Ottawa housing market increases sales in April
MLS home sales in Ottawa increased by 10.6 per cent in April compared to the same month last year. New figures from the Ottawa Real Estate Board show that there were 1,570 homes sold in the month which builds on last year’s figure and beats the five year average for April (1,531). David Oikle, President of the board says that buyers were out despite the lingering cold weather: “Sales continued their steady pace upwards since the beginning of the year, with 362 more properties sold this April over March.” The region’s condo-class properties including timeshares and co-operatives made up 258 of the sales. “The average cumulative days on market has improved even more in April, coming in at 74 days, compared to 83 in March,” says Oikle. “Properties are moving faster and inventory is plentiful, with just under 9,000 residential properties, including condos, available for sale going into May.” Sale prices increased too; condo-class homes now average $265,371, up 2.7 per cent from a year ago; other home types rose by 0.9 per cent to $403,239.
Waiting list for Ontario’s affordable housing reaches record high
The number of households waiting for affordable housing continues to rise in Ontario, as it has done since 2006. The waiting list now stands at 168,000 with 3,600 joining in 2014 according to figures from the Ontario Non-profit Housing Association. The rise of 2.2 per cent was lower than in 2013 but any rise and the cumulative volume are a concern. Single people and couples make up 37 per cent of those on the list but there are also an increasing number of seniors (up to 30 per cent last year from 22 per cent a decade ago). Although almost a third of those waiting for affordable homes in Ontario are families this group are getting housed quicker with the wait down by eight months; however even this group will typically wait 3.5 years for a home.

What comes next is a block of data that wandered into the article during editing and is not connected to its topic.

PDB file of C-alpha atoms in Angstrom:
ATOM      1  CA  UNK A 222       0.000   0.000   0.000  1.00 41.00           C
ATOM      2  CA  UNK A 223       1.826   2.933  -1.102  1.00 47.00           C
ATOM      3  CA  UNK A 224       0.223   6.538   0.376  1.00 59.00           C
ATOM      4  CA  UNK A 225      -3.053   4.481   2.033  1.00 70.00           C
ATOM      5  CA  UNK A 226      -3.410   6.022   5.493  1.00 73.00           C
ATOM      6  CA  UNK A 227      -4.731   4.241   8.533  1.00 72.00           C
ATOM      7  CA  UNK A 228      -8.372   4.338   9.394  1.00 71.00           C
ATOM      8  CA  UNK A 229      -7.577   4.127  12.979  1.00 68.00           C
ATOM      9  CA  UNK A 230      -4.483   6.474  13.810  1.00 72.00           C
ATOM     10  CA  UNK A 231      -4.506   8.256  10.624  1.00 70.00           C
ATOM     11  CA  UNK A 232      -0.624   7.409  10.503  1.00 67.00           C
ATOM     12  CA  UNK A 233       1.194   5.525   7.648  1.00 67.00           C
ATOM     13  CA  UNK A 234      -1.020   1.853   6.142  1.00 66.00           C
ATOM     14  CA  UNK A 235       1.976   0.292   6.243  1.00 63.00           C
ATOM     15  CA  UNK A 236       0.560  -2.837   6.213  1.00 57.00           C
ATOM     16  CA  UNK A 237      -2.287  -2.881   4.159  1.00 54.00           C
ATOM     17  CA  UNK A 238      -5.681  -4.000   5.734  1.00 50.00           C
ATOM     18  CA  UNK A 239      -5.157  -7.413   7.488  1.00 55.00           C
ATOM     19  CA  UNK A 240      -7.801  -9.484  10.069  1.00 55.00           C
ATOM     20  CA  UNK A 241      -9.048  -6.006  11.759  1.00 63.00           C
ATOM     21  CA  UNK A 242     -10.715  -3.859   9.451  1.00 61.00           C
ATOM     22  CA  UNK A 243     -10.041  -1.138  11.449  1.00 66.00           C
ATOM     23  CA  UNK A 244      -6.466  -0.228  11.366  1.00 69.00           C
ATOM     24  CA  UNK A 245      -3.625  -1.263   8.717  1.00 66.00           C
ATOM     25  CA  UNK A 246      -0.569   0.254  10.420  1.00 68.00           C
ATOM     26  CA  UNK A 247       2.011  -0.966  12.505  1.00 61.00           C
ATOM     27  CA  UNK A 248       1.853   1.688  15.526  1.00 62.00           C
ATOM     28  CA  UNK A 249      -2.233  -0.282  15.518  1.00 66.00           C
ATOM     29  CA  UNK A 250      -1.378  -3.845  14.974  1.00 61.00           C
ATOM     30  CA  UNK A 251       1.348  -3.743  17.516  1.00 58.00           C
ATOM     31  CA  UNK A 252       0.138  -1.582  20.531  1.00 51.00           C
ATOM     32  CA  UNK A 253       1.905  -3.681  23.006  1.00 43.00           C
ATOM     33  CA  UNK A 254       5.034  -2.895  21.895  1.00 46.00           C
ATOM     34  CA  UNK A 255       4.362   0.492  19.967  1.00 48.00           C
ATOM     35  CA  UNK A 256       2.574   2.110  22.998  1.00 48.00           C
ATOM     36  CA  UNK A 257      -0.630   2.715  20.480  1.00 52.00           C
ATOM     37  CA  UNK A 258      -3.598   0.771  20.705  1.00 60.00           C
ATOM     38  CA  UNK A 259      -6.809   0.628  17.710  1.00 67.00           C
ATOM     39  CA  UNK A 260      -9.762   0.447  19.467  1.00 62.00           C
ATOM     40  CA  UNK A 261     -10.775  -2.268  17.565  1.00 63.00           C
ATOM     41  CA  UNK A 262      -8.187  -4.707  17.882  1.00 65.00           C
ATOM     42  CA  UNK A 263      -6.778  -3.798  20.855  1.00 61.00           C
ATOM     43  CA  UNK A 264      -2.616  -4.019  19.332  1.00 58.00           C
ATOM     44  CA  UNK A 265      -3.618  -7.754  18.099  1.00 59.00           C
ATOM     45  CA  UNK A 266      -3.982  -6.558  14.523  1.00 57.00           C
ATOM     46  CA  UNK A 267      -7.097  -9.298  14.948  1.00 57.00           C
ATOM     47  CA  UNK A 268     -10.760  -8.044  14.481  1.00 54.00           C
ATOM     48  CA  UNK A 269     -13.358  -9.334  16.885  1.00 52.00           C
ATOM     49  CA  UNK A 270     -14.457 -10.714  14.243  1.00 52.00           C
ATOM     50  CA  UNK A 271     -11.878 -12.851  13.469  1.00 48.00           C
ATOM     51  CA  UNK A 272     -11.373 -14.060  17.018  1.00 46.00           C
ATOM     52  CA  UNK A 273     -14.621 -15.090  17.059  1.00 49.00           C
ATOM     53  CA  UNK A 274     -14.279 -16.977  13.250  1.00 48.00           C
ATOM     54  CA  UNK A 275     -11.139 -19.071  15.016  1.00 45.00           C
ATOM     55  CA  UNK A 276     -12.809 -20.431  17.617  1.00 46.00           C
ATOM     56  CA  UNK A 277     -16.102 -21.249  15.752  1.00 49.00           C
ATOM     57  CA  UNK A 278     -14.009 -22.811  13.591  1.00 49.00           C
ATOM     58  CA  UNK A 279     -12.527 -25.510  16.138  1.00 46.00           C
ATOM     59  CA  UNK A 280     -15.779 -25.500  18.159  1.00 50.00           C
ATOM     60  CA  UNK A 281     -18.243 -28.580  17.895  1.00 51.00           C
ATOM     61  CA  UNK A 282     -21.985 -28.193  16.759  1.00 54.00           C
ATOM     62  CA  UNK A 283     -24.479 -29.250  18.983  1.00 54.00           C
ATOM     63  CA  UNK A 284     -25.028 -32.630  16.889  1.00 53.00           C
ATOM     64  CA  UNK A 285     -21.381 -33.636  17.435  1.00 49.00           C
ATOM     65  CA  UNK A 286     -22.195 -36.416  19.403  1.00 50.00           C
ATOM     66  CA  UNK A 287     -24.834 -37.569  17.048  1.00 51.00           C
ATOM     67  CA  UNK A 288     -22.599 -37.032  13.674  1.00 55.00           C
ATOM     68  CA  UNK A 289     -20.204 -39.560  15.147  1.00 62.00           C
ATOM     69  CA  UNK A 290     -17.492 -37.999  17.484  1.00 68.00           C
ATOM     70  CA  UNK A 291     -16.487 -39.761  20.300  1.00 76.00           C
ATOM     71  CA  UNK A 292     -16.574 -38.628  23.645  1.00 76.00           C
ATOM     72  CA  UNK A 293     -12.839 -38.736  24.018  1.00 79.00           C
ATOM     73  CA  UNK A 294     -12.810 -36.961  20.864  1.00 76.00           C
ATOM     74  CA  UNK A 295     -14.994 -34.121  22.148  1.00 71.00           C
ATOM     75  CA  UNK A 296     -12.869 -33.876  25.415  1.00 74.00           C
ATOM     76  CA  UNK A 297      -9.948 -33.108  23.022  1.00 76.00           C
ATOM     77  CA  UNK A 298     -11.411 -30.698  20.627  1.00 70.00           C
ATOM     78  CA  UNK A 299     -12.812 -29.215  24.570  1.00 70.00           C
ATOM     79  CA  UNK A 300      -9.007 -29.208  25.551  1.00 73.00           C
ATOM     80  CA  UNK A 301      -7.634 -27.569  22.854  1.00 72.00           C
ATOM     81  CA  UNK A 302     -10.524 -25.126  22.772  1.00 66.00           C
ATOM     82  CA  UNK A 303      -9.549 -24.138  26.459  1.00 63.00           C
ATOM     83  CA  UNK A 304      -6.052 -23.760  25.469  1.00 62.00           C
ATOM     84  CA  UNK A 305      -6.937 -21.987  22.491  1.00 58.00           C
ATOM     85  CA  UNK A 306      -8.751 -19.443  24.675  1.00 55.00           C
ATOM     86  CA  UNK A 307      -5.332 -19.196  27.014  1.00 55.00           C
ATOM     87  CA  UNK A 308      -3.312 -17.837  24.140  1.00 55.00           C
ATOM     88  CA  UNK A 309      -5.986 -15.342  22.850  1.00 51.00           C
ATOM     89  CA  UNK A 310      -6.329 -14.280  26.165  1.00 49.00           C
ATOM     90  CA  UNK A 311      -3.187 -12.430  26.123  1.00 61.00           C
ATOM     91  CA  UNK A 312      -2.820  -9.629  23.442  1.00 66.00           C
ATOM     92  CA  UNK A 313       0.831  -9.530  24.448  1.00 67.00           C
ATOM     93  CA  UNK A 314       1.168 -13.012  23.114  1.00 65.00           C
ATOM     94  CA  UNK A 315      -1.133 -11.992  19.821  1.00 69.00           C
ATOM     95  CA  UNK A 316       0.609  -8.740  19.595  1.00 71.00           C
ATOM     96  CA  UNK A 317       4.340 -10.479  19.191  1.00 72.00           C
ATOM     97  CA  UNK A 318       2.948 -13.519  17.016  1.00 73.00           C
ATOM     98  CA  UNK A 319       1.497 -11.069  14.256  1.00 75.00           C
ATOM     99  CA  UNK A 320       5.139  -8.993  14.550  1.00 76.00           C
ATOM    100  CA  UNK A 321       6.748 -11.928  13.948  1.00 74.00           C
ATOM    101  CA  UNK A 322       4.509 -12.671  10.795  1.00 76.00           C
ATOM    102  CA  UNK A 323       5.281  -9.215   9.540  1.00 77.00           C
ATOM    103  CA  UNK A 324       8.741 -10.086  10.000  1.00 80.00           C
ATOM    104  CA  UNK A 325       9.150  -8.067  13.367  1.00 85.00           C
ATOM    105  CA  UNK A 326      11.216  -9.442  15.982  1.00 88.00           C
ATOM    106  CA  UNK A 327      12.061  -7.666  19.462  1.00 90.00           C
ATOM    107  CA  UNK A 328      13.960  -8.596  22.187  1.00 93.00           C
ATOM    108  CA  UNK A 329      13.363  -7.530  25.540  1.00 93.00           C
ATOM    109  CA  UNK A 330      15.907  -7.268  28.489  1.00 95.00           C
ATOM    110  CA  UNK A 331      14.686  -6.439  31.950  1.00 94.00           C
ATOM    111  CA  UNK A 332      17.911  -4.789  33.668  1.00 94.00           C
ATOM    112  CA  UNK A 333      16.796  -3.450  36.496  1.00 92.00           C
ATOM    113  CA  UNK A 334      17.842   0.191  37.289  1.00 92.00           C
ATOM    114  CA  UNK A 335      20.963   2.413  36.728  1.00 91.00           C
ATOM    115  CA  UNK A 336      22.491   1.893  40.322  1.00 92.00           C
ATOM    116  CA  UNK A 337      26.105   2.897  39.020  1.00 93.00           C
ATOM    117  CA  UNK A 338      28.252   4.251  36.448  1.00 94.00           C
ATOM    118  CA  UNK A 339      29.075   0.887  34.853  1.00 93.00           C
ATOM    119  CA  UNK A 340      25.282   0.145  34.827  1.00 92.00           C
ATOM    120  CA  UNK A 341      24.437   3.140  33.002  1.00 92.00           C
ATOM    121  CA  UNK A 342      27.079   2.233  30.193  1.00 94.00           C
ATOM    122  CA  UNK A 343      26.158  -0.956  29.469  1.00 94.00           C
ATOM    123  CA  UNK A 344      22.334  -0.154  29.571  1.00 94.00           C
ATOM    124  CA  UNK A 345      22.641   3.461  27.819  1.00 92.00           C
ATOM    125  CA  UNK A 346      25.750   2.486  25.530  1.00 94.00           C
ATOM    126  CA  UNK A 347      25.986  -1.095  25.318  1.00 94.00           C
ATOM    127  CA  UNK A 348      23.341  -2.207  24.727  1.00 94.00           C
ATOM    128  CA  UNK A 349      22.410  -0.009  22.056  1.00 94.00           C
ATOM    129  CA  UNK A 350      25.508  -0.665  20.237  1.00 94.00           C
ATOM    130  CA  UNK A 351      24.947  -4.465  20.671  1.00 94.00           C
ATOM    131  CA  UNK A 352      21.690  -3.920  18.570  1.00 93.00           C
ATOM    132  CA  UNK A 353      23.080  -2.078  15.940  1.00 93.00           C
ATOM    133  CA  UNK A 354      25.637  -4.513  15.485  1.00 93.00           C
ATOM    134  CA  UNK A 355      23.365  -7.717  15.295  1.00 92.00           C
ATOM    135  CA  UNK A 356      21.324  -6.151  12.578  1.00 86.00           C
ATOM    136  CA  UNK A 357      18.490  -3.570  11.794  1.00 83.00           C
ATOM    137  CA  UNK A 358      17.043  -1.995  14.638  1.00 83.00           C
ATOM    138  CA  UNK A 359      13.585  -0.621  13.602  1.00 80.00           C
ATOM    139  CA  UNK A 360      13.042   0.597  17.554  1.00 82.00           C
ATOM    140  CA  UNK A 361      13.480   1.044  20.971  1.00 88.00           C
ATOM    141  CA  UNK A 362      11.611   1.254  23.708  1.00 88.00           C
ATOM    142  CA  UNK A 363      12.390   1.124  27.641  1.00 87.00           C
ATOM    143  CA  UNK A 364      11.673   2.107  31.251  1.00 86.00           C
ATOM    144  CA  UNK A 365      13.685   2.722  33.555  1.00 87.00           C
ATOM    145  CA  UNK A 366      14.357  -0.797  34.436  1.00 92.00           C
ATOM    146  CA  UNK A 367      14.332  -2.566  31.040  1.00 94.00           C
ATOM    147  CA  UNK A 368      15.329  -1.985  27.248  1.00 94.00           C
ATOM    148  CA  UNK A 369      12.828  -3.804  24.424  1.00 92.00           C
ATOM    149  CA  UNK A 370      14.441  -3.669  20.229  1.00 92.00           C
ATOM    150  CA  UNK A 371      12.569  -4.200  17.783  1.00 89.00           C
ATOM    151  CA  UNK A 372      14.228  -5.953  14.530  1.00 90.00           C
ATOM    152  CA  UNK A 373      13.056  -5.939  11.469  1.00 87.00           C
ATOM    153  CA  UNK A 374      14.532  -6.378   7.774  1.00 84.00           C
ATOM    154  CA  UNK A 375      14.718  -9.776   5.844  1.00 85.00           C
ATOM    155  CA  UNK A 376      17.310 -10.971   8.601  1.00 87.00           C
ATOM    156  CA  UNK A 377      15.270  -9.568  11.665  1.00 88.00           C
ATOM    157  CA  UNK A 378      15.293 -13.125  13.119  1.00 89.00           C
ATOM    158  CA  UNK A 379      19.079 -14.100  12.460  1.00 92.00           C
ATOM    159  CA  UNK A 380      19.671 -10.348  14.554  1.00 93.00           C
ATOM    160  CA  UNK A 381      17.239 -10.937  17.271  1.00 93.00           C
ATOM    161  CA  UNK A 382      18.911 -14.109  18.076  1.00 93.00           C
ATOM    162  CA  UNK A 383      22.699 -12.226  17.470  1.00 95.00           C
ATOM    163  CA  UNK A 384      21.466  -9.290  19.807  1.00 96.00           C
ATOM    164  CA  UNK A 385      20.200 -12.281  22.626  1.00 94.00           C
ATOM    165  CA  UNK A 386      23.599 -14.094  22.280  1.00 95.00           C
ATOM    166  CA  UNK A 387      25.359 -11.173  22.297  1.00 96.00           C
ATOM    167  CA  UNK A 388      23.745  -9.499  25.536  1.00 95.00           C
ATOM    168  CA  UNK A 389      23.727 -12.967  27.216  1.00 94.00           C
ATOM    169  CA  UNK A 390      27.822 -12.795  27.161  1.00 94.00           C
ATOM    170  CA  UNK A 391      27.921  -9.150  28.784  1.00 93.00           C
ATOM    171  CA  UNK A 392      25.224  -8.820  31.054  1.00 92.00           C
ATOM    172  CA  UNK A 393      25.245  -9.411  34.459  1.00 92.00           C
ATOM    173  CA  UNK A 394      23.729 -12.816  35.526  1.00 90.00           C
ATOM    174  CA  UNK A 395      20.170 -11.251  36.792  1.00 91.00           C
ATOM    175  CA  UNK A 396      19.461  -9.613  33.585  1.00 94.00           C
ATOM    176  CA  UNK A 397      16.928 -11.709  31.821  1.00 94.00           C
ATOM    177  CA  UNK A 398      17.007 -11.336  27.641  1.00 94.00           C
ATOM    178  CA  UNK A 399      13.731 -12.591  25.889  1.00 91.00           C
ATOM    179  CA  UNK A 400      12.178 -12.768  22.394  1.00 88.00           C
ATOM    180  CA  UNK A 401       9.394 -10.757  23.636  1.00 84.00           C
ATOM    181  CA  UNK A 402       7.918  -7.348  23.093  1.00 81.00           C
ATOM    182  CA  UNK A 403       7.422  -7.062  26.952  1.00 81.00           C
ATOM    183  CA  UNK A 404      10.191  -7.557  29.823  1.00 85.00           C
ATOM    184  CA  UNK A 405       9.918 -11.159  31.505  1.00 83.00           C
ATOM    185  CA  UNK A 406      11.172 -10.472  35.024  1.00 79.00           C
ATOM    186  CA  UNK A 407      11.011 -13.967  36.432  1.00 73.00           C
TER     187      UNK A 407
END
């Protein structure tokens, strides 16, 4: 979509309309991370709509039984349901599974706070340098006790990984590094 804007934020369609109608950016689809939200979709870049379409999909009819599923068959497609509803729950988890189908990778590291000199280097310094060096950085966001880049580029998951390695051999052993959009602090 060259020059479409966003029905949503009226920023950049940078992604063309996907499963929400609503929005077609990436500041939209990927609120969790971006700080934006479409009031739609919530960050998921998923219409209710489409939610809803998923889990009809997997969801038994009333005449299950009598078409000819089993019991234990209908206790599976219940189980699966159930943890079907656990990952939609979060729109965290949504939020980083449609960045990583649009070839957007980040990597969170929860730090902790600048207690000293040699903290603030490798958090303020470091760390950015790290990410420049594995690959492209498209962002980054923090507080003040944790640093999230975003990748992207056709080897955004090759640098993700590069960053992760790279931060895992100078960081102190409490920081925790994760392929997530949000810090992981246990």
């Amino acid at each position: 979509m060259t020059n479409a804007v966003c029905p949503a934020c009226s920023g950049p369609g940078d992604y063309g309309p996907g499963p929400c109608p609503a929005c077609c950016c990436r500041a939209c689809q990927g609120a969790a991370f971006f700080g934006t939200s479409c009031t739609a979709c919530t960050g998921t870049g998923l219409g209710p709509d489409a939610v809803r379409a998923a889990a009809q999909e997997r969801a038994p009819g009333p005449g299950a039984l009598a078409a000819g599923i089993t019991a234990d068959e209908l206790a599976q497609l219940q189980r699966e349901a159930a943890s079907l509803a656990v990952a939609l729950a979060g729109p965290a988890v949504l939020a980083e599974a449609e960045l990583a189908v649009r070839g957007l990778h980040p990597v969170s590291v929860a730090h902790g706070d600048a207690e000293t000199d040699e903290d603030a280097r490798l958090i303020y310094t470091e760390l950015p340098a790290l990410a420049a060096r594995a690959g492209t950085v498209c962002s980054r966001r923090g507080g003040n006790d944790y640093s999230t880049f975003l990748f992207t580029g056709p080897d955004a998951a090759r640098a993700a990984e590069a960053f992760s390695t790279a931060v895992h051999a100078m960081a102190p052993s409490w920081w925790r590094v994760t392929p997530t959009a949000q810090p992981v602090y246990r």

Vancouver needs to get tough on house prices says professor
An academic says that there needs to be tougher regulation on housing in Vancouver to curb rising prices. Professor David Ley of the University of BC says that Vancouver is “out of phase” with other large cities around the world that are subject to high levels of foreign investment. The Vancouver Sun highlights that Hong Kong, Singapore and London have all acted to make property less affordable for foreign investors and Australia is threatening jail for those who breach foreign ownership regulations. Vancouver meanwhile is focusing on the effect of empty homes on the city’s prices. Professor Ley told the newspaper that we need to know the level of foreign ownership but that is a sensitive subject with claims of xenophobia when it’s mentioned. He believes that foreign investors will buy more Vancouver homes and that the provincial and federal governments will be reluctant to curb inward investment.